Loupe 3.5.4 Released with Agent Changes

We’ve just released Loupe 3.5.4 which is primarily a defect fix rollup of items discovered since Loupe 3.5 shipped.  But, we couldn’t help ourselves and went a little deeper this time.  You can read the full release notes to catch up on all of the changes but let’s dive into the changes that may be unexpected.

We took a few moments to make adjustments from feedback we’ve gotten from users the past several months - both directly from users and from analyzing our support tickets.  That’s brought about several behavioral changes in the Agents that you should be aware of.  While we try hard to void making any breaking changes to the Agent, in these cases we felt the changes erred on the side of much more benefit to users than risk.

Agent NuGet Package No Longer Includes Packager

Previously we included the Gibraltar.Packager.exe utility in the Agent NuGet package.  The problem with this is there are a number of cases where you don’t want to distribute the Packager utility.  In these cases, every time the Agent needs to be updated from NuGet it adds the Packager back.  This particularly causes problems with customers that have their build process set up to automatically update.

To avoid this notable downside, and given that the Packager isn’t needed in the most common scenario currently (ASP.NET applications) we’ve decided to separate it out into its own NuGet package.  For cases where you want to keep distributing it - like with WinForms/WPF applications - Just add the Gibraltar.Packager NuGet Package.

Automatically Send on Error

We’ve found virtually every user that enables Loupe Server integration wants to have the Agent automatically send information when errors occur.  We’ve handed out this snippet of code more times than we can count:

using Gibraltar.Agent;
 public class Global : System.Web.HttpApplication
 {
     protected void Application_Start(object sender, EventArgs e)
     {
         Log.MessageAlert += Log_MessageAlert;
     }
     private void Log_MessageAlert(object sender, LogMessageAlertEventArgs e)
     {
         if (e.TopSeverity <= LogMessageSeverity.Error)
         {
             e.SendSession = true;
             e.MinimumDelay = new TimeSpan(0, 15, 0);
         }
     }
 }

We’ve baked this behavior into the agent and enabled it by default.  Now when you enable Auto Send Sessions on the server it will assume you want this exact behavior - send on the first error, then send at most every five minutes thereafter.

We implemented this by changing the default values of the LogMessageAlertEventArgs passed to the event so you can still override it in the MessageAlert event, and if you have an existing handler it’ll generally be unaffected by the change.  Still, if you want to disable this feature you can - just set the autoSendOnError option to false.

Log4Net Version Update

The Log4Net team made a change a while back to have two different signed binaries - one that used the same signing key used historically and another that used an updated key that was published as part of the open source code to enable people to produce their own builds of Log4Net that could be used by other assemblies without recompilation.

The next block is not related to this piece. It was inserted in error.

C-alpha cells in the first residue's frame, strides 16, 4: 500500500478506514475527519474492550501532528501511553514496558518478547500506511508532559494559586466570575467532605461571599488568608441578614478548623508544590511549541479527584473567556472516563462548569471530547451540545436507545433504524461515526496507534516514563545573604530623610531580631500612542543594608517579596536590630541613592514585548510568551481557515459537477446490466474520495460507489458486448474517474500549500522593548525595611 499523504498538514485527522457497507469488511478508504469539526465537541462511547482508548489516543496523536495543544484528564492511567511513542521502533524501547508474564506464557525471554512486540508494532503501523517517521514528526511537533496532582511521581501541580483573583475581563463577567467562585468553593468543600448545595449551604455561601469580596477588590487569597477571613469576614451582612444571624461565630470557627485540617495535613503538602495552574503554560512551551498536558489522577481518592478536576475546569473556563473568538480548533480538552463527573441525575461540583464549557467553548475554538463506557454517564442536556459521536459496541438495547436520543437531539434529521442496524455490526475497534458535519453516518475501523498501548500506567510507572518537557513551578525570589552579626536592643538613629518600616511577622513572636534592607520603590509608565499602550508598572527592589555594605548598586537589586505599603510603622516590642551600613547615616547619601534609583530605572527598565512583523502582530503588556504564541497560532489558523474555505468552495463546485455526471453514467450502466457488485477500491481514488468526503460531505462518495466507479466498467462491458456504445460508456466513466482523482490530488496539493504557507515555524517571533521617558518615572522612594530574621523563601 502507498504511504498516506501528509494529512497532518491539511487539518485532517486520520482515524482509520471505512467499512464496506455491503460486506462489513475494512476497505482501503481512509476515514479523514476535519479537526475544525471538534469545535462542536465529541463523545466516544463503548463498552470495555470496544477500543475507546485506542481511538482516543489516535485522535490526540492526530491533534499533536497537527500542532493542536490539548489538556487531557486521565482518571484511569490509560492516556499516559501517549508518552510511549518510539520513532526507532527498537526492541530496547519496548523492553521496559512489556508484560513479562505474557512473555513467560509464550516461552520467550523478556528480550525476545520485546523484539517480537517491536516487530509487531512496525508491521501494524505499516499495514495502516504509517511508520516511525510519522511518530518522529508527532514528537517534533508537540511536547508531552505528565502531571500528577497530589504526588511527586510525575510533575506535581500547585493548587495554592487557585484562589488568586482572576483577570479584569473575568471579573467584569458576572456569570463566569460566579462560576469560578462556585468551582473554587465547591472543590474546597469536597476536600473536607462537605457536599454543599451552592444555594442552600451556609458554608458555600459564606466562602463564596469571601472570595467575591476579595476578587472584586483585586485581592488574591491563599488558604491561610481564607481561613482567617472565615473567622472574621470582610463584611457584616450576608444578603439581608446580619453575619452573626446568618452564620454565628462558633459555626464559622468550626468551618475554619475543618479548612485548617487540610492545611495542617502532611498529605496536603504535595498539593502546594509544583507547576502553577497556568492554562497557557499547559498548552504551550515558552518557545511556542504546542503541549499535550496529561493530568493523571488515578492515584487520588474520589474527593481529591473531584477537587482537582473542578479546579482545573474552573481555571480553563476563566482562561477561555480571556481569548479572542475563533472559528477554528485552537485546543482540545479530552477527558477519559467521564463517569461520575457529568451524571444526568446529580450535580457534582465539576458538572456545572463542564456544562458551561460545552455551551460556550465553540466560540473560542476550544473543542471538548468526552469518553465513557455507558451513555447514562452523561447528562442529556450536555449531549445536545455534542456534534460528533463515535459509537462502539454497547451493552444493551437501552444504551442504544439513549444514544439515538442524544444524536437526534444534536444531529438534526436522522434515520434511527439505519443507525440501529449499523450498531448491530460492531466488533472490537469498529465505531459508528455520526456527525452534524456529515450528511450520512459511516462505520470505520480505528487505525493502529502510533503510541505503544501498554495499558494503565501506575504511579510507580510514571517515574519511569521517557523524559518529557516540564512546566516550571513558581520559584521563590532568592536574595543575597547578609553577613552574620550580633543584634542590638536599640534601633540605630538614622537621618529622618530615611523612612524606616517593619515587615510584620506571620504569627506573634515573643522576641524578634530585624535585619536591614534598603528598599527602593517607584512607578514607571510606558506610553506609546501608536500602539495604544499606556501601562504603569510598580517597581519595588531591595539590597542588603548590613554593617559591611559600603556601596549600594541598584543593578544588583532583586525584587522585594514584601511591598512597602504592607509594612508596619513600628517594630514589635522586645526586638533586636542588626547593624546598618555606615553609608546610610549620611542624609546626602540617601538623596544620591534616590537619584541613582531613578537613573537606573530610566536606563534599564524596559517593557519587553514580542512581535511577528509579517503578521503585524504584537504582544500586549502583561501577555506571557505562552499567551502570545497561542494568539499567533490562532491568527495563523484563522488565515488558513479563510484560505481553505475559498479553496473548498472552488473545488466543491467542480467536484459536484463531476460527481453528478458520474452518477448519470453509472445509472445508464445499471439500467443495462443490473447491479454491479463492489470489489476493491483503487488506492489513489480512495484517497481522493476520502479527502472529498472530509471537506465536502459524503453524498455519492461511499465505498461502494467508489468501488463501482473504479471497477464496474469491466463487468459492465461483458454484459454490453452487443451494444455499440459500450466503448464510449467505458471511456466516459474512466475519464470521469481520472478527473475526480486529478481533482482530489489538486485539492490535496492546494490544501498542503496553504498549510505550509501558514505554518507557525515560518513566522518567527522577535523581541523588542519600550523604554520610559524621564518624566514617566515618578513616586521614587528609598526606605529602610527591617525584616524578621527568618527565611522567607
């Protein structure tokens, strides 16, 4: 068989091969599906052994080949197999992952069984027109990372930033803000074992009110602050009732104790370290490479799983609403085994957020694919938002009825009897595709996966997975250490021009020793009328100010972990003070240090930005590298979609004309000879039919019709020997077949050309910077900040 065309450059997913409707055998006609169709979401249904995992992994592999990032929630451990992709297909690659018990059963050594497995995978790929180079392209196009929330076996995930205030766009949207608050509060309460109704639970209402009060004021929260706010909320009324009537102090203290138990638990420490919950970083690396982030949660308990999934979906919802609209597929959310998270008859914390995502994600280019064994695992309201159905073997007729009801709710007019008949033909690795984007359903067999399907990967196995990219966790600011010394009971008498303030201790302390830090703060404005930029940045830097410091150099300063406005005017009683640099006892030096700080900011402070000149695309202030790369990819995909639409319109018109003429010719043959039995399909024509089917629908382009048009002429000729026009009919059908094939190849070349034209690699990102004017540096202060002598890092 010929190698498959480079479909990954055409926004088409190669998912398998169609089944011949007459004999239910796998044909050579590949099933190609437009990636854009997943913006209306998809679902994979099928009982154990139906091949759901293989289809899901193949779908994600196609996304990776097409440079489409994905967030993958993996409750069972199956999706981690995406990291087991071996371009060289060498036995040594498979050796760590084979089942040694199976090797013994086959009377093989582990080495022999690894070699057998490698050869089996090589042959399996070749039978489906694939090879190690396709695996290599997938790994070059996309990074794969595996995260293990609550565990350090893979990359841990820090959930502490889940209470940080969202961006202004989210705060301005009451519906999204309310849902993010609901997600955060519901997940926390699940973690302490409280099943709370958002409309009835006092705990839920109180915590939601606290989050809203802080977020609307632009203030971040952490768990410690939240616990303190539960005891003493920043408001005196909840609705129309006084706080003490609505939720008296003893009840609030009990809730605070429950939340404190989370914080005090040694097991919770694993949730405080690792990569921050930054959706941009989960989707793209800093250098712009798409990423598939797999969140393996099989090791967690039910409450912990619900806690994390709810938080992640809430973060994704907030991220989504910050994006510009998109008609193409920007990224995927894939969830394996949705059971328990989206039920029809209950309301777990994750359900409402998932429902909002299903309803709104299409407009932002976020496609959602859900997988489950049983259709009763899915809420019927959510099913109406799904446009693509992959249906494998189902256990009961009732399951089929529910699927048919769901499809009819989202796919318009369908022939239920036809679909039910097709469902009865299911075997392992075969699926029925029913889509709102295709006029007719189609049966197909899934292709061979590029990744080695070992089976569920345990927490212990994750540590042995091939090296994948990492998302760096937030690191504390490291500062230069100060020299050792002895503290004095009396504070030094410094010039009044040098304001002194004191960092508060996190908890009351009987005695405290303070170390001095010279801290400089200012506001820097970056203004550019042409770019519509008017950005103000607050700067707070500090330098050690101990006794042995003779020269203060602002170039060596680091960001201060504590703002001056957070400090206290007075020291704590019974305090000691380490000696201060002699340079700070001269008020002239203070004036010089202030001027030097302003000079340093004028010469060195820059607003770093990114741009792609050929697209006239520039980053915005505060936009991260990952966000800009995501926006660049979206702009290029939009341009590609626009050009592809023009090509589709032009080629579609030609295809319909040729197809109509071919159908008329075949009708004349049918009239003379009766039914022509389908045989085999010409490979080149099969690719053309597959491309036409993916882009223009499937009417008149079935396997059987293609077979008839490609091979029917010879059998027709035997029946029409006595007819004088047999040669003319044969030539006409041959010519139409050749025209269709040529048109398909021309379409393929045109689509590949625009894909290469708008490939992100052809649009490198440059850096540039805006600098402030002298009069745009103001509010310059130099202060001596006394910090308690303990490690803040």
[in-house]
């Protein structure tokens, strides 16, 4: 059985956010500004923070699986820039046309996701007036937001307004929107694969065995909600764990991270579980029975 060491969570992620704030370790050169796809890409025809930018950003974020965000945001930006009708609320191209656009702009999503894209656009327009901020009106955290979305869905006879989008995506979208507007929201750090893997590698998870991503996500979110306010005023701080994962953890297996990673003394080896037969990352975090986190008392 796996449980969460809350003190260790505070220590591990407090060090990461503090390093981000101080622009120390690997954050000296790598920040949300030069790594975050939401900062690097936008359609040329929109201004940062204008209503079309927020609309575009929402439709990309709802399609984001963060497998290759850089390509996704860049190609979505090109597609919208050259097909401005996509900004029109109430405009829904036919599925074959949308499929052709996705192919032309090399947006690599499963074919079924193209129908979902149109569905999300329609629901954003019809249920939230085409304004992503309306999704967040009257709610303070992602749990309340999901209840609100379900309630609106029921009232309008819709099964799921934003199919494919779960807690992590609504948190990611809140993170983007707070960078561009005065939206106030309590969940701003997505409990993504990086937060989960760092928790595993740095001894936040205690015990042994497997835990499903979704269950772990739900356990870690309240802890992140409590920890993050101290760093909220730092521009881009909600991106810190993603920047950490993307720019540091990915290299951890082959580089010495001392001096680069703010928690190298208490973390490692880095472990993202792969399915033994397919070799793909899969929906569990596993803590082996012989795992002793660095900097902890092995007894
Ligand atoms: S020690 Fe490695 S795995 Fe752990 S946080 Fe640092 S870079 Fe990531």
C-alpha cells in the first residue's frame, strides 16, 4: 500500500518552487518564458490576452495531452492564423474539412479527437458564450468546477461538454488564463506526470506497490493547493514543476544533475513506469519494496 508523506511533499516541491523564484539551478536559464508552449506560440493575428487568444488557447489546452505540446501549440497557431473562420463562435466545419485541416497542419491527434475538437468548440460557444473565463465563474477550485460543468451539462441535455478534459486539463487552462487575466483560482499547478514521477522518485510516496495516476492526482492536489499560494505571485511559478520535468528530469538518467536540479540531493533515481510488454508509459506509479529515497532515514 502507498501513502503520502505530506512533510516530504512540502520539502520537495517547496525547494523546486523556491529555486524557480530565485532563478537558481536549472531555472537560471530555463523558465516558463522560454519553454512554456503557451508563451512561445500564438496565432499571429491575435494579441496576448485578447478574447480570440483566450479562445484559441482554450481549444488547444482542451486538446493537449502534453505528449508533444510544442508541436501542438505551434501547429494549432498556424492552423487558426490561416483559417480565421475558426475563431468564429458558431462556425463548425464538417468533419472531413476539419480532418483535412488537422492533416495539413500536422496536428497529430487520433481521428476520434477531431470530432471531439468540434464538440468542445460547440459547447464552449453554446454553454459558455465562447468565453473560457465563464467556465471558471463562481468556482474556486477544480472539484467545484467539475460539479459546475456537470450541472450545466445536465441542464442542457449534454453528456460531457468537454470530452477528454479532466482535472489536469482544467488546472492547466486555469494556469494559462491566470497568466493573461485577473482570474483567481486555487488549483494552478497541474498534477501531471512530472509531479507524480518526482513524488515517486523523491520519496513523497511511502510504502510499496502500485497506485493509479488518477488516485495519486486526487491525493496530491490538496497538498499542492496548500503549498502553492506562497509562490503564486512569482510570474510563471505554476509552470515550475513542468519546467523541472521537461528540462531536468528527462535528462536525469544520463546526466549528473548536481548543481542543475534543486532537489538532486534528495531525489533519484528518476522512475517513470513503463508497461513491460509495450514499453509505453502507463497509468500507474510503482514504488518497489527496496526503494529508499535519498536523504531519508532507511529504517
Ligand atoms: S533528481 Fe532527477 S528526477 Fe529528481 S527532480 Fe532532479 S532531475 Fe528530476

The headache for us is that the new signing key is in NuGet with a higher version number than the legacy key, meaning anyone that just reaches out and adds Log4Net to their application will get that version and discover that Loupe doesn’t work correctly with it due to the signing key change.  So, we’ve updated to target the newer version.

If you are still using the older version of Log4Net (prior to 1.2.10) then you’ll want to just use the source code version of the Agent for Log4Net distributed with Loupe to compile the agent into your own application.

New Exception Logging Methods

Traditionally Loupe offered two different ways of logging exceptions - the basic Log.(error, warning, critical, etc.) methods and Log.RecordException.  The key distinction is that the latter method attributed the logging call to the source where the exception was thrown, not where the logging call was made.  This is optimized for use in unhandled exception handlers where the source of the logging call is irrelevant but the location where hte unexpecfted error is thrown matters a great deal.

After looking at some user’s usage patterns we’ve added specialized overloads for Log.ErrorLog.Critical, and Log.Write (and a few related methods) to support attributing the log message based on where the logged exception was thrown instead of where it was logged.  This is the same behavior that Log.RecordException uses but allows you to fully control the log message.  These overloads are designed for logging within higher-level exception handlers where it isn’t meaningful where it was caught as much as where the error happened in the first place.

New Assembly Version

Because of these new API features we’ve updated the Assembly version to 3.5.4.0 from 3.0.0.0.  This ensures that if you are compiling against one of the new features in this build you can be confident it will be available, even if someone places the Loupe Agent in the GAC.

This does mean that if you don’t want to recompile an older assembly that targets the Loupe Agent you’ll need to do an assembly binding redirect to 3.5.4.0 for it to work.

Loupe Viewer Upgrades and More

There are other non-breaking changes we’ve made to enhance the developer experience with Loupe Desktop - just download the latest release and you can check them all out!  As always, if you have feedback for us on what you’re looking for next, just leave it in the comments here or reach out to us via email to support.

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